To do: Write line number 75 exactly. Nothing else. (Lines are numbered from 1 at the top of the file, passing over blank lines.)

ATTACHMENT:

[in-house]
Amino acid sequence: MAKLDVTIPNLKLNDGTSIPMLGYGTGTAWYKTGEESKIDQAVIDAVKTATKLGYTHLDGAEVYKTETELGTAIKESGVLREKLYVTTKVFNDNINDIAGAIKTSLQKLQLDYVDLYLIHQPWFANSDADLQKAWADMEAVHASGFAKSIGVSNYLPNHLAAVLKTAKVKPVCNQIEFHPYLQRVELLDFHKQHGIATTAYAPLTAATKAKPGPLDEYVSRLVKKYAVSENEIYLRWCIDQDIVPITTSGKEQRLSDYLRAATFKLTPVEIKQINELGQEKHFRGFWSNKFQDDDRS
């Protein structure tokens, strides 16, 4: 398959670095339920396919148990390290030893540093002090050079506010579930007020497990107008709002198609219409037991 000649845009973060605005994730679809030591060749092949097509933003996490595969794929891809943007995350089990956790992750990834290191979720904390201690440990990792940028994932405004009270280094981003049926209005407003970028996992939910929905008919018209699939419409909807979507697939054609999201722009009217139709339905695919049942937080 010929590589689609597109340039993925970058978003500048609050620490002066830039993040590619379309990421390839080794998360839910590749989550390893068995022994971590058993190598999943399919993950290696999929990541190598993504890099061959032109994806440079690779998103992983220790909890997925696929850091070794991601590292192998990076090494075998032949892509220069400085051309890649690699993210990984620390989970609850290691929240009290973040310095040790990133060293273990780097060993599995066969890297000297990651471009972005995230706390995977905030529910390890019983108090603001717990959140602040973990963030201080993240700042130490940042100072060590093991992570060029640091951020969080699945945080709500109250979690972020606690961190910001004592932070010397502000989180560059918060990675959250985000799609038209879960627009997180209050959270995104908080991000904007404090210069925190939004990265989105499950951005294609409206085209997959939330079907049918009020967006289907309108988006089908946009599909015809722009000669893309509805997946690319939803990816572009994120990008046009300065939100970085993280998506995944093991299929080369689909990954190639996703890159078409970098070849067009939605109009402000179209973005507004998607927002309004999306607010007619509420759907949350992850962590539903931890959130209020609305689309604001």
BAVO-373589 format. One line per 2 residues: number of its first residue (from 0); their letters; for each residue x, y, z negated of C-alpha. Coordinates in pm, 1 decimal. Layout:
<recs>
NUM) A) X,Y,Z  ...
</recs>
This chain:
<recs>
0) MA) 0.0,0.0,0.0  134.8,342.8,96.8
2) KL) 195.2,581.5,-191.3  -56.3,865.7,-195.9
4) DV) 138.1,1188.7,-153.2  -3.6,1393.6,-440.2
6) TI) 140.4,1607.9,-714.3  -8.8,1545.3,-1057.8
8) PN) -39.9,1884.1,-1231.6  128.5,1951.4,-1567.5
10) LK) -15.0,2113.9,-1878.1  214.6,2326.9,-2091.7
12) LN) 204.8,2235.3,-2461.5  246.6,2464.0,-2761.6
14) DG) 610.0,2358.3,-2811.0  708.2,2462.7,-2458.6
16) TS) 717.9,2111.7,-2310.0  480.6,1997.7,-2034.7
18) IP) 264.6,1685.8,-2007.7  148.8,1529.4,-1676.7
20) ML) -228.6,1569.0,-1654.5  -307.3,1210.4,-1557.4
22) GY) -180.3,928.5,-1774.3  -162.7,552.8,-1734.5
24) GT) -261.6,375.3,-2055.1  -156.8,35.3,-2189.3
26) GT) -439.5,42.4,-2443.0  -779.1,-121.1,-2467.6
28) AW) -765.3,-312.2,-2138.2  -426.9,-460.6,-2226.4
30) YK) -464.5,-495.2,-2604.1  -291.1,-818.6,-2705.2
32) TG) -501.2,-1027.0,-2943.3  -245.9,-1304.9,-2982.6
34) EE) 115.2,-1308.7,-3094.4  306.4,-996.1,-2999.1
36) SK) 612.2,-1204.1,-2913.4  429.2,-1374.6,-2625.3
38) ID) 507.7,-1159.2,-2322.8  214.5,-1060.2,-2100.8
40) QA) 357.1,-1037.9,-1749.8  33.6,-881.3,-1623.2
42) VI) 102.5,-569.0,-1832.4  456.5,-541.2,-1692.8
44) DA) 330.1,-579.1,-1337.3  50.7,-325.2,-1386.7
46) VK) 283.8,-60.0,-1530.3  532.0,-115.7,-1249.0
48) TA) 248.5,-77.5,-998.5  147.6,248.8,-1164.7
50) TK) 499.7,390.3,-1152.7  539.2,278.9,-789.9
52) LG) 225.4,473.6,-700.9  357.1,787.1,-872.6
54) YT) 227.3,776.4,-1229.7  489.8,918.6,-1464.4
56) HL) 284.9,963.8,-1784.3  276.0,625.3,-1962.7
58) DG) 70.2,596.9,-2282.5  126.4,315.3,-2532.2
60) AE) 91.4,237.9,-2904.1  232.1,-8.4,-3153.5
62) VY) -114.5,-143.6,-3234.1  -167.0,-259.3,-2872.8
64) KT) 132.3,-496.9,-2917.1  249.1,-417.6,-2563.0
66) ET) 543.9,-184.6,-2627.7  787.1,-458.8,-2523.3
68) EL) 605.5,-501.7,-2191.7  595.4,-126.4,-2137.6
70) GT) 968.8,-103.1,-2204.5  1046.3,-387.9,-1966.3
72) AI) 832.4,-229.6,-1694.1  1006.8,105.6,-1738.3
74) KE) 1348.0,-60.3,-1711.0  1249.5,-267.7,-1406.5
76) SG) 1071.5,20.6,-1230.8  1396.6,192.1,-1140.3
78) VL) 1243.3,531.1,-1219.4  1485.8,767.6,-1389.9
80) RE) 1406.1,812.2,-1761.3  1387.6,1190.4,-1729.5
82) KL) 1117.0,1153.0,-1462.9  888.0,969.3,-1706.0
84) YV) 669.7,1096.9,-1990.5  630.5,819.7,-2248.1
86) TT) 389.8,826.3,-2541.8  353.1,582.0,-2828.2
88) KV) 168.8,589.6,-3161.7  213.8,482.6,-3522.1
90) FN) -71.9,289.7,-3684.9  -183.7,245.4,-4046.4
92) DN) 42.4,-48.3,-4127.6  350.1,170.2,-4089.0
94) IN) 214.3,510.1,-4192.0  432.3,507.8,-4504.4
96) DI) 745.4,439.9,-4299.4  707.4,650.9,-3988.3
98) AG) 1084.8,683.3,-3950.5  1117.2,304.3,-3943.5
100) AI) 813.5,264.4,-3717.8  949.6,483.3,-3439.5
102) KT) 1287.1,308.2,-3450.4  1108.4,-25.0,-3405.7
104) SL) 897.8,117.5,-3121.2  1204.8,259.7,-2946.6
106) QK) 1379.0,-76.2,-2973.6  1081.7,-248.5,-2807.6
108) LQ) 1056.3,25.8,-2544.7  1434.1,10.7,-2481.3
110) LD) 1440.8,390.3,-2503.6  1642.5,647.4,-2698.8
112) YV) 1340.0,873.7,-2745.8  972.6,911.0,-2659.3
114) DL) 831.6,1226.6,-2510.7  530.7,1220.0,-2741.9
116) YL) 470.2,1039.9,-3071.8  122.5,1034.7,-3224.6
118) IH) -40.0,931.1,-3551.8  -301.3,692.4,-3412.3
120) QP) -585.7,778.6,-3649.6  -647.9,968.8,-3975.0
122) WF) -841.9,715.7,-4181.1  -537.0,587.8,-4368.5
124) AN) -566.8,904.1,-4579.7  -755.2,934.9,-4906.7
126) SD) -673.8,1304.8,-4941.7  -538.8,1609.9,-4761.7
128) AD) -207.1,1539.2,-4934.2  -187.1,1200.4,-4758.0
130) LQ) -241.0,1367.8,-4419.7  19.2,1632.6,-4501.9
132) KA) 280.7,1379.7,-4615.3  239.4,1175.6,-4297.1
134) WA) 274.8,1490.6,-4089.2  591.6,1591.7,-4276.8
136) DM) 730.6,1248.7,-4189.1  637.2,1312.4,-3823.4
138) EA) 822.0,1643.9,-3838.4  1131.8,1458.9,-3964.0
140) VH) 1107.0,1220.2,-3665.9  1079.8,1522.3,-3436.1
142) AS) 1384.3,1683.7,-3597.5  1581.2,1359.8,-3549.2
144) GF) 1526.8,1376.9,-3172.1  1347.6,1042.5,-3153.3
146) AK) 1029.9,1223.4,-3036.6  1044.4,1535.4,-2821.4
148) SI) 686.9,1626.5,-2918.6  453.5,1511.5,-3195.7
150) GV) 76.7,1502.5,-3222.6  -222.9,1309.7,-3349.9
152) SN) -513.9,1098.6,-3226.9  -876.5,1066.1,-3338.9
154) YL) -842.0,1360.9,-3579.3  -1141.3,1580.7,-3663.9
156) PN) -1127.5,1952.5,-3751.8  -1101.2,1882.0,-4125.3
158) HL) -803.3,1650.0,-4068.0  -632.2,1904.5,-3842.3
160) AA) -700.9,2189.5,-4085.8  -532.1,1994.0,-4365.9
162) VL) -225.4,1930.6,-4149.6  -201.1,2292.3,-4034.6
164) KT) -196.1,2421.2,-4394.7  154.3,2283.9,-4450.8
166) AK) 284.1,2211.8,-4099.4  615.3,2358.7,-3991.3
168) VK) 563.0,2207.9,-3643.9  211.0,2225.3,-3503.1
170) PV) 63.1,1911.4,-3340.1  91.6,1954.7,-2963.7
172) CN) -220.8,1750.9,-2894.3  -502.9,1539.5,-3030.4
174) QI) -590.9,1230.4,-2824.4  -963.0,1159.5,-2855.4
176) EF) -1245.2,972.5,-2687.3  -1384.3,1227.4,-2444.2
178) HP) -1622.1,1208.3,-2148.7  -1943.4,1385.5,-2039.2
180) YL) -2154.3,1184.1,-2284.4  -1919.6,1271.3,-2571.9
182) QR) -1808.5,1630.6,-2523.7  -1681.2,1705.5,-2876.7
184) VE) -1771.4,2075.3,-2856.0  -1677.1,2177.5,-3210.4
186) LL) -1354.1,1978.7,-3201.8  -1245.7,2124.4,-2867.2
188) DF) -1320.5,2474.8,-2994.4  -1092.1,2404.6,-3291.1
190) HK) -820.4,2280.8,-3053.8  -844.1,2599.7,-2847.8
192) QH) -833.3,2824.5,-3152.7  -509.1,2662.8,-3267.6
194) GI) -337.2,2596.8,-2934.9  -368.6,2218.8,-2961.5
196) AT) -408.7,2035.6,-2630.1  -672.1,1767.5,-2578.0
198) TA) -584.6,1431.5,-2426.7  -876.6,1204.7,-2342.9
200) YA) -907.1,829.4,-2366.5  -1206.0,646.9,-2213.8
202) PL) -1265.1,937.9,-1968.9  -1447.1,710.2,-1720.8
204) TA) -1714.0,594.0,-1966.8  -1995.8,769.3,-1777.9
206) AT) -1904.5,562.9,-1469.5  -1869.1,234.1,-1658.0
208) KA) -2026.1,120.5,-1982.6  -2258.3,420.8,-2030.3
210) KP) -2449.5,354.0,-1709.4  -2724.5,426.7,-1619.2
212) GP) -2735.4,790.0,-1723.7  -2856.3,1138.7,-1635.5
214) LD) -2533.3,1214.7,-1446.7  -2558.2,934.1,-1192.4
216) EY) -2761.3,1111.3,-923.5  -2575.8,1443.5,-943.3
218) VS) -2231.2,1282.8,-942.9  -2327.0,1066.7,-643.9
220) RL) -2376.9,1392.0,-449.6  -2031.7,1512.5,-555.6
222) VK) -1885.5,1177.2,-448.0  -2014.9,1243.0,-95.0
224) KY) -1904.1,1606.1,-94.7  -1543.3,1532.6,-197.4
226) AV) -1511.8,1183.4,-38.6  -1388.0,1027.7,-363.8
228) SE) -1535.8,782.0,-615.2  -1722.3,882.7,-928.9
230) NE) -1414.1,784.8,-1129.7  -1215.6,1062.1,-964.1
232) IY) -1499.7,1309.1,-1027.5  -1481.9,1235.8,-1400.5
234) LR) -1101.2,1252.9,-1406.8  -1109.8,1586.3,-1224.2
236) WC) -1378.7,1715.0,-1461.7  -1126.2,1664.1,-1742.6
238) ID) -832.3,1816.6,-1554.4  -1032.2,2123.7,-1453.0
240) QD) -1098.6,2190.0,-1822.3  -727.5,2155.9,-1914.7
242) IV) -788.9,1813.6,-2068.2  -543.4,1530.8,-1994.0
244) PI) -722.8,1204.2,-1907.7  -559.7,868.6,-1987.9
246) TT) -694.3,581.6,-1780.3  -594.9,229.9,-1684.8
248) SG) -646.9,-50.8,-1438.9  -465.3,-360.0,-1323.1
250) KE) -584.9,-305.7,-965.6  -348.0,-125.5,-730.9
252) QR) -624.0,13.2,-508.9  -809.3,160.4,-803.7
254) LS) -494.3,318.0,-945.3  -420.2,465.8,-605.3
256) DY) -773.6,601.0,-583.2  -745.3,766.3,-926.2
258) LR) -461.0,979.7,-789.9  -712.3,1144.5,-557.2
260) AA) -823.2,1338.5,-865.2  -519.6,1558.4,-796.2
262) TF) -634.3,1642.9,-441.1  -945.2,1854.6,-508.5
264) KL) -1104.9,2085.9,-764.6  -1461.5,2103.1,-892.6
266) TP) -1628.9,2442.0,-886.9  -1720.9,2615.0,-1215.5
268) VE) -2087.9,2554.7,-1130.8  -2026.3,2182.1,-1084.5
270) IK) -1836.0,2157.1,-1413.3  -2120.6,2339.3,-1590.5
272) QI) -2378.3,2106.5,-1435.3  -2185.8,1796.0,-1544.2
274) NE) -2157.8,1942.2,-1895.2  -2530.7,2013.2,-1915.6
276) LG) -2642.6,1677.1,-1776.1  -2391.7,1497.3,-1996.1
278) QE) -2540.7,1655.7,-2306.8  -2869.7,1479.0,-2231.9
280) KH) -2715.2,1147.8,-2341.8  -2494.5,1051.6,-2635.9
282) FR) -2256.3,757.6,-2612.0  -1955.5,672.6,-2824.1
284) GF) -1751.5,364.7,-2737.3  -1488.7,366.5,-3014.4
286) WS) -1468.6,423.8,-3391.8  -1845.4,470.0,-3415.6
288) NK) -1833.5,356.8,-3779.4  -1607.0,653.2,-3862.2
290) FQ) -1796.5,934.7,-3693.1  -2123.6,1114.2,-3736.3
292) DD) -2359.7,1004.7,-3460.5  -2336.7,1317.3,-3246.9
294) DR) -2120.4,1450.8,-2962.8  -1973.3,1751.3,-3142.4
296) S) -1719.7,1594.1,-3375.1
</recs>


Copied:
130) LQ) -241.0,1367.8,-4419.7  19.2,1632.6,-4501.9